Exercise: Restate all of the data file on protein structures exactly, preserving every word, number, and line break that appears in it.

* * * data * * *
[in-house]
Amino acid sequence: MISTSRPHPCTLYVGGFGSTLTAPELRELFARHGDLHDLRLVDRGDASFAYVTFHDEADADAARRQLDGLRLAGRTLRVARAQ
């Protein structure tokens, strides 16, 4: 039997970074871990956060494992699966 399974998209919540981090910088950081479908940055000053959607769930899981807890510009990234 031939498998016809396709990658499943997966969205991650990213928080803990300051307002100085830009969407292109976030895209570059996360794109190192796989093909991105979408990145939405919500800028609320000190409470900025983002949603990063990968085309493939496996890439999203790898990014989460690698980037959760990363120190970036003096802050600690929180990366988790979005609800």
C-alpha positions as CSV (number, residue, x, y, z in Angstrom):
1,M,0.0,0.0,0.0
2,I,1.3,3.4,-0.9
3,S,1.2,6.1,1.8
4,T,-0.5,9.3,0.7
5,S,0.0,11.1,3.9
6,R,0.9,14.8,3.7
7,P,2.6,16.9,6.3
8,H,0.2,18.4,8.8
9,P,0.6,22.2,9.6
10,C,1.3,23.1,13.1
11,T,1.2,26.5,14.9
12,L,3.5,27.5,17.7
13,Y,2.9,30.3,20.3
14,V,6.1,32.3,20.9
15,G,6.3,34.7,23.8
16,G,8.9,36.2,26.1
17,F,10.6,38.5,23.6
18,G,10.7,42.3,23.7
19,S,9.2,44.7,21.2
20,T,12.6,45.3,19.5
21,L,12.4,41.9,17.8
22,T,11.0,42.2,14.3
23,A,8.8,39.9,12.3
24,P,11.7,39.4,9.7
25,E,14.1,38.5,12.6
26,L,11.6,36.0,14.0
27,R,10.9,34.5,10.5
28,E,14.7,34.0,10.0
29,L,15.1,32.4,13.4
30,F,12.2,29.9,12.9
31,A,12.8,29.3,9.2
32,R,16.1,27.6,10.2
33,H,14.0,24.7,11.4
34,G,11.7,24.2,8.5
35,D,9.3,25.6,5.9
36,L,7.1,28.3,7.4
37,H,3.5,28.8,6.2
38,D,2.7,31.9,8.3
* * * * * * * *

[in-house]
Amino acid sequence: MISTSRPHPCTLYVGGFGSTLTAPELRELFARHGDLHDLRLVDRGDASFAYVTFHDEADADAARRQLDGLRLAGRTLRVARAQ
């Protein structure tokens, strides 16, 4: 039997970074871990956060494992699966 399974998209919540981090910088950081479908940055000053959607769930899981807890510009990234 031939498998016809396709990658499943997966969205991650990213928080803990300051307002100085830009969407292109976030895209570059996360794109190192796989093909991105979408990145939405919500800028609320000190409470900025983002949603990063990968085309493939496996890439999203790898990014989460690698980037959760990363120190970036003096802050600690929180990366988790979005609800």
C-alpha positions as CSV (number, residue, x, y, z in Angstrom):
1,M,0.0,0.0,0.0
2,I,1.3,3.4,-0.9
3,S,1.2,6.1,1.8
4,T,-0.5,9.3,0.7
5,S,0.0,11.1,3.9
6,R,0.9,14.8,3.7
7,P,2.6,16.9,6.3
8,H,0.2,18.4,8.8
9,P,0.6,22.2,9.6
10,C,1.3,23.1,13.1
11,T,1.2,26.5,14.9
12,L,3.5,27.5,17.7
13,Y,2.9,30.3,20.3
14,V,6.1,32.3,20.9
15,G,6.3,34.7,23.8
16,G,8.9,36.2,26.1
17,F,10.6,38.5,23.6
18,G,10.7,42.3,23.7
19,S,9.2,44.7,21.2
20,T,12.6,45.3,19.5
21,L,12.4,41.9,17.8
22,T,11.0,42.2,14.3
23,A,8.8,39.9,12.3
24,P,11.7,39.4,9.7
25,E,14.1,38.5,12.6
26,L,11.6,36.0,14.0
27,R,10.9,34.5,10.5
28,E,14.7,34.0,10.0
29,L,15.1,32.4,13.4
30,F,12.2,29.9,12.9
31,A,12.8,29.3,9.2
32,R,16.1,27.6,10.2
33,H,14.0,24.7,11.4
34,G,11.7,24.2,8.5
35,D,9.3,25.6,5.9
36,L,7.1,28.3,7.4
37,H,3.5,28.8,6.2
38,D,2.7,31.9,8.3